That completely blows apart the disciples’ ideas of who and what the Messiah was to be – they expected a political king who would cleanse or rebuild the Temple in Jerusalem, would liberate God’s people from their foreign enemies, and bring God’s justice to fruition - for Jews and Gentiles alike. The Messiah suffering and dying was not the way they understood the plan, and so Peter starts to rebuke Jesus, to tell him off, to set him straight.
But it is Jesus who sets Peter – and the disciples and the crowd that was with them – straight: "If any want to become my followers, let them deny themselves and take up their cross and follow me.” Another translation puts it this way: “If any of you want to come the way I’m going, you must say “no” to your own selves, pick up your cross and follow me.” From this point on it is very clear – Jesus is heading into danger, into certain death, and those who choose to follow him will be open to the same.
So why did he say all that? It’s certainly not a very inviting welcome or enthusiastic recruitment speech; who would want to follow Jesus if they knew that rejection and death would be the ultimate outcome? But Jesus had to be as clear as he could so that the disciples would understand that all of the more comfortable and comforting things that Jesus said and did in the first part of his ministry were part and parcel of what would come next.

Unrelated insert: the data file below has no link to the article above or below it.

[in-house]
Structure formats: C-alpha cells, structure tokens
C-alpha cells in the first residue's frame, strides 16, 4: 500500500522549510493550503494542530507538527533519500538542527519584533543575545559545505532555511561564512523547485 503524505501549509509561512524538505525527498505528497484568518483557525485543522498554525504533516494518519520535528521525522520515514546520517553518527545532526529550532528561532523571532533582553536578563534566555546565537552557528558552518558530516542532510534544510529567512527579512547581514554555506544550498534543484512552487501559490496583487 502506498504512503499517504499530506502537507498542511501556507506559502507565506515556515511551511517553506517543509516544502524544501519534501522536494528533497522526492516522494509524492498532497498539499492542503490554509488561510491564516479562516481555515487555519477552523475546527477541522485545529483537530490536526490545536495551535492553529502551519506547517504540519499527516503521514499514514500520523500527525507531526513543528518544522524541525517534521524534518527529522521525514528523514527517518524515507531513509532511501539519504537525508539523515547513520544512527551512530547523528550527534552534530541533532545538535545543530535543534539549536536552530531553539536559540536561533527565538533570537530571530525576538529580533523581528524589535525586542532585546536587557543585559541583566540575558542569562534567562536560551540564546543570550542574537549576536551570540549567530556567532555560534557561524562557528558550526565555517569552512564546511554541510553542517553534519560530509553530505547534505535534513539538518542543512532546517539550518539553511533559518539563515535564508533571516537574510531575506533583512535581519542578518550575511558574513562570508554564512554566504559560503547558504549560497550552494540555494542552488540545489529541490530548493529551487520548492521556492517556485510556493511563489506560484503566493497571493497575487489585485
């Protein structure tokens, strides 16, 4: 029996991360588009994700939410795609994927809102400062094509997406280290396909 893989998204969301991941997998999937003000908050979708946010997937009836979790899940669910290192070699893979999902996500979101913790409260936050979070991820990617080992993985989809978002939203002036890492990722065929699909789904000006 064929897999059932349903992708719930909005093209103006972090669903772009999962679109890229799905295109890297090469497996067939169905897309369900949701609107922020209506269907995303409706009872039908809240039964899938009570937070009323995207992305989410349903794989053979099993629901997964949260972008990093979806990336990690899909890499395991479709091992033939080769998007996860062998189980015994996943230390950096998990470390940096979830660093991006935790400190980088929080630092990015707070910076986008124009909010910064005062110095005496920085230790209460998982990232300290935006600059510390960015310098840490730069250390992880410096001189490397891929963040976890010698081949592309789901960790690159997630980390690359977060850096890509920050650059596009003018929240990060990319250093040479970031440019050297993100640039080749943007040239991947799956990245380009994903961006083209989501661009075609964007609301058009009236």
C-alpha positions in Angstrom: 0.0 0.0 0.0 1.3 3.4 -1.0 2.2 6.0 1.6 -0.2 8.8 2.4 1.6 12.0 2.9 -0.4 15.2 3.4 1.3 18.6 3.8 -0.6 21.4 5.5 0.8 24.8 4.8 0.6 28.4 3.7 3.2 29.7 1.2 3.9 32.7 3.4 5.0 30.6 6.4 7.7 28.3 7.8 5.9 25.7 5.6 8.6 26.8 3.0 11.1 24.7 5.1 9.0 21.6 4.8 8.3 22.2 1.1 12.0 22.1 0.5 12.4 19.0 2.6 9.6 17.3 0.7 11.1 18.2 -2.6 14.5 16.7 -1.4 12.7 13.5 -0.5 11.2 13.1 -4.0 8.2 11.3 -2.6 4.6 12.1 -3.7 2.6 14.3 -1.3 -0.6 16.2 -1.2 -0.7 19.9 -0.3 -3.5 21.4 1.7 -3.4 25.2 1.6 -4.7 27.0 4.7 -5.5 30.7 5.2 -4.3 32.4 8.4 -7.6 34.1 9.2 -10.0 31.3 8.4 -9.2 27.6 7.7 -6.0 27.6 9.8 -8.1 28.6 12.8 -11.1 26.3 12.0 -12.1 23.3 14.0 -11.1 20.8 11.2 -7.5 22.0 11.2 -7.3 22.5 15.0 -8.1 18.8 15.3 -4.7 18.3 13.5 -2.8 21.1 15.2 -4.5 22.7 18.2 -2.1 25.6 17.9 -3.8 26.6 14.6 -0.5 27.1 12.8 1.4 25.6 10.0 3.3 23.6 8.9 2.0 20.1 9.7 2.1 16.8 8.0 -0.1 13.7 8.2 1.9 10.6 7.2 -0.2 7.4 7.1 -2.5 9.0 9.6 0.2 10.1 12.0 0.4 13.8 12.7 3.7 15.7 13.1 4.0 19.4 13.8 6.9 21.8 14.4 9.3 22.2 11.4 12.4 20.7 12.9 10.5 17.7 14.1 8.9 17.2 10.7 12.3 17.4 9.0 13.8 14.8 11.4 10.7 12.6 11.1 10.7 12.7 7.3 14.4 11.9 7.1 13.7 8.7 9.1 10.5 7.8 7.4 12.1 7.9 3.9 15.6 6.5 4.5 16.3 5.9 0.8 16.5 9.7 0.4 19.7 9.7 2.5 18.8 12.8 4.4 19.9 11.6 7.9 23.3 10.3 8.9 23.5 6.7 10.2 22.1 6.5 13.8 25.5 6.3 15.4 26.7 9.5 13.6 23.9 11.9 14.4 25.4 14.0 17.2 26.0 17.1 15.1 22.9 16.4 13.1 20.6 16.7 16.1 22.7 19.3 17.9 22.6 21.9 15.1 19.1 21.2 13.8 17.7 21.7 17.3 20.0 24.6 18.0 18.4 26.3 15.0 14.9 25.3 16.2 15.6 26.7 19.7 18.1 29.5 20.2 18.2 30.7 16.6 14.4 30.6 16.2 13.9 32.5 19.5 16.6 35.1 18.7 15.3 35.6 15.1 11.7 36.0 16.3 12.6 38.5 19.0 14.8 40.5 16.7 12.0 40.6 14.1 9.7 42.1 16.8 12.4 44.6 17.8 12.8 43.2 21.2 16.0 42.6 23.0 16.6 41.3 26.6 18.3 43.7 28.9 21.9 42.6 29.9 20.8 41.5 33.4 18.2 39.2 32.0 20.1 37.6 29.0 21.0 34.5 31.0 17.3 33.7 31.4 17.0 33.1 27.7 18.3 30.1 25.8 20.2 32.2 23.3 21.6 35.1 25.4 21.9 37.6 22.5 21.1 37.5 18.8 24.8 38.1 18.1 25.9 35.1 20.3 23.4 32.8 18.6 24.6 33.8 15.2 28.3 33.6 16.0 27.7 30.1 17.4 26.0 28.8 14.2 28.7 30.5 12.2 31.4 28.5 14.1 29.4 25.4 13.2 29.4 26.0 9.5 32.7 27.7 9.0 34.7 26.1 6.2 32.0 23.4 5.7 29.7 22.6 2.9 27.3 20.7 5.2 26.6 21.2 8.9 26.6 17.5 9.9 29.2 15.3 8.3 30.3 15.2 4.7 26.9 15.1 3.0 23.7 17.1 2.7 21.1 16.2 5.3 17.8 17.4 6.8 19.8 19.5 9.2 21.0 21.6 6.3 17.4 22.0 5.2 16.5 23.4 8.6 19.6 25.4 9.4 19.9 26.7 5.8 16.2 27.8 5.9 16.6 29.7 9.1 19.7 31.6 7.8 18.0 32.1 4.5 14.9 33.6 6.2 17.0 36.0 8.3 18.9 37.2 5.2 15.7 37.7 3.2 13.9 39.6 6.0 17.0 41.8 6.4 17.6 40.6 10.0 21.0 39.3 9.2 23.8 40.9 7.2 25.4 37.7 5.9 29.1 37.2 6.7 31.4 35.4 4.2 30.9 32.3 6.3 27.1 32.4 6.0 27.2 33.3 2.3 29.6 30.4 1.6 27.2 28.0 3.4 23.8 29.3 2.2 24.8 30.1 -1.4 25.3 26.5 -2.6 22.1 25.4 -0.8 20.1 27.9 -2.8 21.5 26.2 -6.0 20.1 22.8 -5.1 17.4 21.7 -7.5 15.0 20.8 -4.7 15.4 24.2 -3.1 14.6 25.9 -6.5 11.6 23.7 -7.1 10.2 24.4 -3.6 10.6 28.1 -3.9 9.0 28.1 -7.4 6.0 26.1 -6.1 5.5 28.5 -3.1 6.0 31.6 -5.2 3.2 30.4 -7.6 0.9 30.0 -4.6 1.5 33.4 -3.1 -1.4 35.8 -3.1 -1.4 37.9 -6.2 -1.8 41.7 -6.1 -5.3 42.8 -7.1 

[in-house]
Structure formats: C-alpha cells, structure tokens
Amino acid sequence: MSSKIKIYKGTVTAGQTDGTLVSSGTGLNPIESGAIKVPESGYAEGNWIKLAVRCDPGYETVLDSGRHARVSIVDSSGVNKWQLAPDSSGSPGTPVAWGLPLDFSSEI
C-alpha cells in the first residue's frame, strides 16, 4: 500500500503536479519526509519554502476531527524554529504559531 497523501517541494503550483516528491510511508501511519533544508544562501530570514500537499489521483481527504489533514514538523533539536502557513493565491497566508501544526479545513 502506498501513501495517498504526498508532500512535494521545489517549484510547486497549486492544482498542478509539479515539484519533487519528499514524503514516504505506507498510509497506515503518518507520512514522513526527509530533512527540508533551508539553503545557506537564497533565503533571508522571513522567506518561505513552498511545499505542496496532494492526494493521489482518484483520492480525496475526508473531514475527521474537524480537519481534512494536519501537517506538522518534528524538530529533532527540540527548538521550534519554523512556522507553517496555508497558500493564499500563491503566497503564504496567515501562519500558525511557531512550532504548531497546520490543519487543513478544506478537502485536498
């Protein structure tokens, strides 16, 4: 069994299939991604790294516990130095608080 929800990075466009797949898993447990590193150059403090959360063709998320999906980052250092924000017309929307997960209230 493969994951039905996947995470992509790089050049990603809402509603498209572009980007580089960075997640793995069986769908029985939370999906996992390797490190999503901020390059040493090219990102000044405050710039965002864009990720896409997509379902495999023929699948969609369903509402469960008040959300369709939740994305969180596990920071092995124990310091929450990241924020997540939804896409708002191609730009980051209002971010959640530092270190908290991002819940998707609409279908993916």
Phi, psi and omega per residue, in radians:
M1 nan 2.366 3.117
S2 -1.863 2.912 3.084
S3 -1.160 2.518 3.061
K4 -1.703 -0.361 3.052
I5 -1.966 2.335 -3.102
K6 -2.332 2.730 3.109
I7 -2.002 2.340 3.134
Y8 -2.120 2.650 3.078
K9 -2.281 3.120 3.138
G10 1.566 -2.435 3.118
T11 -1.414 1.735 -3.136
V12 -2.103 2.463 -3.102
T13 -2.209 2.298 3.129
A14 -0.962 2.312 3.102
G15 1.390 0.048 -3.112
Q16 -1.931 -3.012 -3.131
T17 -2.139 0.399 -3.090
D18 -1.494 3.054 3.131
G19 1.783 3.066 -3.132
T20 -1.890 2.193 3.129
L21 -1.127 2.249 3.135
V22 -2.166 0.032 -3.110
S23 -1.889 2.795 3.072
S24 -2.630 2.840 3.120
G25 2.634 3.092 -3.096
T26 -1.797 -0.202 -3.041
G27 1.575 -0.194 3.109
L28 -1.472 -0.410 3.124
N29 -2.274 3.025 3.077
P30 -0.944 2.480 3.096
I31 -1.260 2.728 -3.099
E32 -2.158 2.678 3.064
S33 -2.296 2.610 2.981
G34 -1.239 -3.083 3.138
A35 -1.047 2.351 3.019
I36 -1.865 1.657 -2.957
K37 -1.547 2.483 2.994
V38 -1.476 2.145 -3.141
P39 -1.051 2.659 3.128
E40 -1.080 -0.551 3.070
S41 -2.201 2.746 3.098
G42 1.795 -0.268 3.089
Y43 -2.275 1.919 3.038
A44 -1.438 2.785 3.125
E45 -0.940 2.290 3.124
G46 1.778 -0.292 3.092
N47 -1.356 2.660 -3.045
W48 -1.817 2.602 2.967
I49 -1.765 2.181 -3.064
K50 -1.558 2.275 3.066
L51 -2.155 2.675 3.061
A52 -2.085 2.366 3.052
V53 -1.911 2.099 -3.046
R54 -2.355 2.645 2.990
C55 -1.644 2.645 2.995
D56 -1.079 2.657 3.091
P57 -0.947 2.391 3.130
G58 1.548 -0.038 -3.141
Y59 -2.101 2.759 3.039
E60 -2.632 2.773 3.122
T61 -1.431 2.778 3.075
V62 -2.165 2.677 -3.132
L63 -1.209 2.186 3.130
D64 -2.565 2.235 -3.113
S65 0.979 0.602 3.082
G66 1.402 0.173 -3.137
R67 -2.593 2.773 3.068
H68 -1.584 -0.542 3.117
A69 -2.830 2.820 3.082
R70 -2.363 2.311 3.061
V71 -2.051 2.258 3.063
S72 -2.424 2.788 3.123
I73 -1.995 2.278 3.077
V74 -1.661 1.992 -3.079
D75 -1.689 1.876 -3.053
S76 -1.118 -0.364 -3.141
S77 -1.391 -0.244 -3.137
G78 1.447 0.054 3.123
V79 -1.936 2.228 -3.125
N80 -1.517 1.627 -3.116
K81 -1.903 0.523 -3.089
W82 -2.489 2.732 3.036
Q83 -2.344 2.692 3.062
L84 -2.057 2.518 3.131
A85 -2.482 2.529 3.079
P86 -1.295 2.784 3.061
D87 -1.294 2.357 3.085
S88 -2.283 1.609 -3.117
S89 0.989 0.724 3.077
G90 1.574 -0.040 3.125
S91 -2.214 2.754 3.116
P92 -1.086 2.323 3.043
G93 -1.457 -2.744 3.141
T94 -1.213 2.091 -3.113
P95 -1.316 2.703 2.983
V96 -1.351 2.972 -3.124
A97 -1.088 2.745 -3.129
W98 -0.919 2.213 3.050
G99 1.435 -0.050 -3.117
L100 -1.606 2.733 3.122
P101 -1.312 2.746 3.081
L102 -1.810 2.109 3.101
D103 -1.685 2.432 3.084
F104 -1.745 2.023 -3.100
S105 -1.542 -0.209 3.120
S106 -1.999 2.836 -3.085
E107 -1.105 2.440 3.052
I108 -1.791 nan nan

To restore health and sight and life, to give hope to the poor and down-trodden, to right injustices, and to do all of this in the context of announcing the arrival of God’s kingdom – not Herod’s kingdom, or Cesar’s kingdom – but God’s kingdom, meant that sooner or later Jesus’ mission would bring him into direct conflict with the ruling authorities. It meant that God was king, was Lord, and not the Roman Emperor – Caesar’s claims to the contrary – and that God’s kingdom was beginning to unfold here and now in the lives of God’s people.
The powers-that-be, whether political or religious, could not countenance such a threat, could not stand competition for loyalty and allegiance. Jesus knew this and was doing his best to prepare those who were willing to make the journey with him; they, too, would have to expect danger, censure, rejection and even death. So why would anyone follow Jesus after such a speech?
Because what they had been seeing and hearing and experiencing with Jesus up until this point was the very thing that faithful Jews had been longing for throughout centuries – the signs of God’s kingdom breaking in to human life, coming to fruition in their midst, the ancient hope becoming a reality, here in their lifetime. So the disciples heard Jesus’ words, even if they didn’t absorb them, even if they struggled to put disparate pieces together, and they kept going, kept travelling with Jesus.